A new book by Petersfield Museum, Policing Petersfield: 1840–2016, was launched last week.
It chronicles the story of police in Petersfield from the early days as one of the original 12 divisions of the newly created Hampshire Constabulary in 1840 to the closure of the town’s police station in September 2016.
Written by historian Diana Syms and including more than 140 photographs, the book shares previously unknown stories of policing in Petersfield.
Diana dropped into the P pod to discuss the book with presenter Claire Vennis.
The Watoto Trust helps Kenyan children reach their potential and escape the cycle of poverty. The charity also helps in a wider way to increase awareness of the problems facing Kenya, including pressure on natural resources and loss of habitat.
Petersfield Community Radio’s 13-year-old reporter, Nina Vennis, went along to meet three of the team ahead of a big fundraiser.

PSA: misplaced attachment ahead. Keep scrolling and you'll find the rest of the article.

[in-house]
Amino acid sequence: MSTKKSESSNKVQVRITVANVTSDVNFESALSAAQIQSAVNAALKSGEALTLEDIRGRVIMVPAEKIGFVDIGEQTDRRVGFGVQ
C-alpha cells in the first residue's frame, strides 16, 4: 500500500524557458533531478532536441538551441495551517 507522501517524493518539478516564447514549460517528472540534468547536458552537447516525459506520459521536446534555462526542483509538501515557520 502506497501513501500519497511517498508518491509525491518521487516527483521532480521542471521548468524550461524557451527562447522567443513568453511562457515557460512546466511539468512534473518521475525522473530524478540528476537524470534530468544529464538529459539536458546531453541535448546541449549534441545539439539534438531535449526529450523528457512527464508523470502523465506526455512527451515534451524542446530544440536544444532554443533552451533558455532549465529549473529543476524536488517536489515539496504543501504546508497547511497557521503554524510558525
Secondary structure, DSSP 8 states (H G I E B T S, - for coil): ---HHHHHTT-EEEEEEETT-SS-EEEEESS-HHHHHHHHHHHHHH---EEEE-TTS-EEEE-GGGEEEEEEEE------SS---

The Watoto Trust Christmas Fair takes place on 12/13 November, at the Tithe Barn, Ditcham (GU31 5RQ), from 9am-4pm. The £5 entry fee includes tea/coffee and a slice of delicious cake from Madeleine’s Kitchen.
The Festival Hall is home to Petersfield’s Musical Festival, held every year in March. It’s been around for almost 120 years and over the next few months we’ll be finding out how its organisers prepare for its week-long celebration of music.
Alastair Stewart spoke to organisers Philip Young, the director of music and festival chairman; festival secretary Marcia Fielden; Mark Dancer, conductor of the Petersfield Choral Society and festival accompanist; and Sue Upton, secretary of the Petersfield Choral Society.